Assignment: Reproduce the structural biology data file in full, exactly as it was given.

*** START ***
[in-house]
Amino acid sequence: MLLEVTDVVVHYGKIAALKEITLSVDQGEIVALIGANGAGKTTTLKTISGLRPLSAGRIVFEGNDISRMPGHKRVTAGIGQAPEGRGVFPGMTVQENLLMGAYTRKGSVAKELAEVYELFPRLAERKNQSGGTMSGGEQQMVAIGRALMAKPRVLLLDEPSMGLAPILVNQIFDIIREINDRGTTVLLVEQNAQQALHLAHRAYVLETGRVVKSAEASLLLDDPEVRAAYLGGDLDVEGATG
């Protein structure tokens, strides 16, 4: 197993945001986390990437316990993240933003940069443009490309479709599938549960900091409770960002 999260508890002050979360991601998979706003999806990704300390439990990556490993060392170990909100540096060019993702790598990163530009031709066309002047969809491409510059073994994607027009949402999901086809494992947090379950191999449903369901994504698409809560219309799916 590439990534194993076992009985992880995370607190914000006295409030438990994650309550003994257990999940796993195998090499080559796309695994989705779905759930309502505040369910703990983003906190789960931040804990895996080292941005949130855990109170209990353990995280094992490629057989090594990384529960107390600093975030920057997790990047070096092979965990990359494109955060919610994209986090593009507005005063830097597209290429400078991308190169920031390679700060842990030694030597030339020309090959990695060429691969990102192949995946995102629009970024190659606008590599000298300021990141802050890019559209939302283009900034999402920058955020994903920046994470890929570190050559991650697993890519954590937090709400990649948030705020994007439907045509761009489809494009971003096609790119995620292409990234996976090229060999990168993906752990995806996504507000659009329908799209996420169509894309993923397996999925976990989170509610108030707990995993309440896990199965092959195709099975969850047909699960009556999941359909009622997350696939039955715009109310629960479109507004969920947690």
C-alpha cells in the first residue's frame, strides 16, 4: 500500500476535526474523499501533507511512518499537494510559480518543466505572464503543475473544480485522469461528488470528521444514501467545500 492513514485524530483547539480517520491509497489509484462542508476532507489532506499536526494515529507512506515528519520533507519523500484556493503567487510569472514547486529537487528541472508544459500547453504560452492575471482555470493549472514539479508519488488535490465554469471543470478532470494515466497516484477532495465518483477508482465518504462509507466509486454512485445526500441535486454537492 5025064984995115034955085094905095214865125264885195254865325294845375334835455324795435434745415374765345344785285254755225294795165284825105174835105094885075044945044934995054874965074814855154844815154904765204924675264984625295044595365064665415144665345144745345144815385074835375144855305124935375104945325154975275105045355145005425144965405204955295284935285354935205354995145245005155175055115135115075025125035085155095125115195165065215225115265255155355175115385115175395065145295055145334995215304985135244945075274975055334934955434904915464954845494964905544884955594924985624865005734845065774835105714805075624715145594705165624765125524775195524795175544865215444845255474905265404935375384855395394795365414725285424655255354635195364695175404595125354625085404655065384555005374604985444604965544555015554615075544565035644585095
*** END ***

[in-house]
Amino acid sequence: MLLEVTDVVVHYGKIAALKEITLSVDQGEIVALIGANGAGKTTTLKTISGLRPLSAGRIVFEGNDISRMPGHKRVTAGIGQAPEGRGVFPGMTVQENLLMGAYTRKGSVAKELAEVYELFPRLAERKNQSGGTMSGGEQQMVAIGRALMAKPRVLLLDEPSMGLAPILVNQIFDIIREINDRGTTVLLVEQNAQQALHLAHRAYVLETGRVVKSAEASLLLDDPEVRAAYLGGDLDVEGATG
């Protein structure tokens, strides 16, 4: 197993945001986390990437316990993240933003940069443009490309479709599938549960900091409770960002 999260508890002050979360991601998979706003999806990704300390439990990556490993060392170990909100540096060019993702790598990163530009031709066309002047969809491409510059073994994607027009949402999901086809494992947090379950191999449903369901994504698409809560219309799916 590439990534194993076992009985992880995370607190914000006295409030438990994650309550003994257990999940796993195998090499080559796309695994989705779905759930309502505040369910703990983003906190789960931040804990895996080292941005949130855990109170209990353990995280094992490629057989090594990384529960107390600093975030920057997790990047070096092979965990990359494109955060919610994209986090593009507005005063830097597209290429400078991308190169920031390679700060842990030694030597030339020309090959990695060429691969990102192949995946995102629009970024190659606008590599000298300021990141802050890019559209939302283009900034999402920058955020994903920046994470890929570190050559991650697993890519954590937090709400990649948030705020994007439907045509761009489809494009971003096609790119995620292409990234996976090229060999990168993906752990995806996504507000659009329908799209996420169509894309993923397996999925976990989170509610108030707990995993309440896990199965092959195709099975969850047909699960009556999941359909009622997350696939039955715009109310629960479109507004969920947690």
C-alpha cells in the first residue's frame, strides 16, 4: 500500500476535526474523499501533507511512518499537494510559480518543466505572464503543475473544480485522469461528488470528521444514501467545500 492513514485524530483547539480517520491509497489509484462542508476532507489532506499536526494515529507512506515528519520533507519523500484556493503567487510569472514547486529537487528541472508544459500547453504560452492575471482555470493549472514539479508519488488535490465554469471543470478532470494515466497516484477532495465518483477508482465518504462509507466509486454512485445526500441535486454537492 5025064984995115034955085094905095214865125264885195254865325294845375334835455324795435434745415374765345344785285254755225294795165284825105174835105094885075044945044934995054874965074814855154844815154904765204924675264984625295044595365064665415144665345144745345144815385074835375144855305124935375104945325154975275105045355145005425144965405204955295284935285354935205354995145245005155175055115135115075025125035085155095125115195165065215225115265255155355175115385115175395065145295055145334995215304985135244945075274975055334934955434904915464954845494964905544884955594924985624865005734845065774835105714805075624715145594705165624765125524775195524795175544865215444845255474905265404935375384855395394795365414725285424655255354635195364695175404595125354625085404655065384555005374604985444604965544555015554615075544565035644585095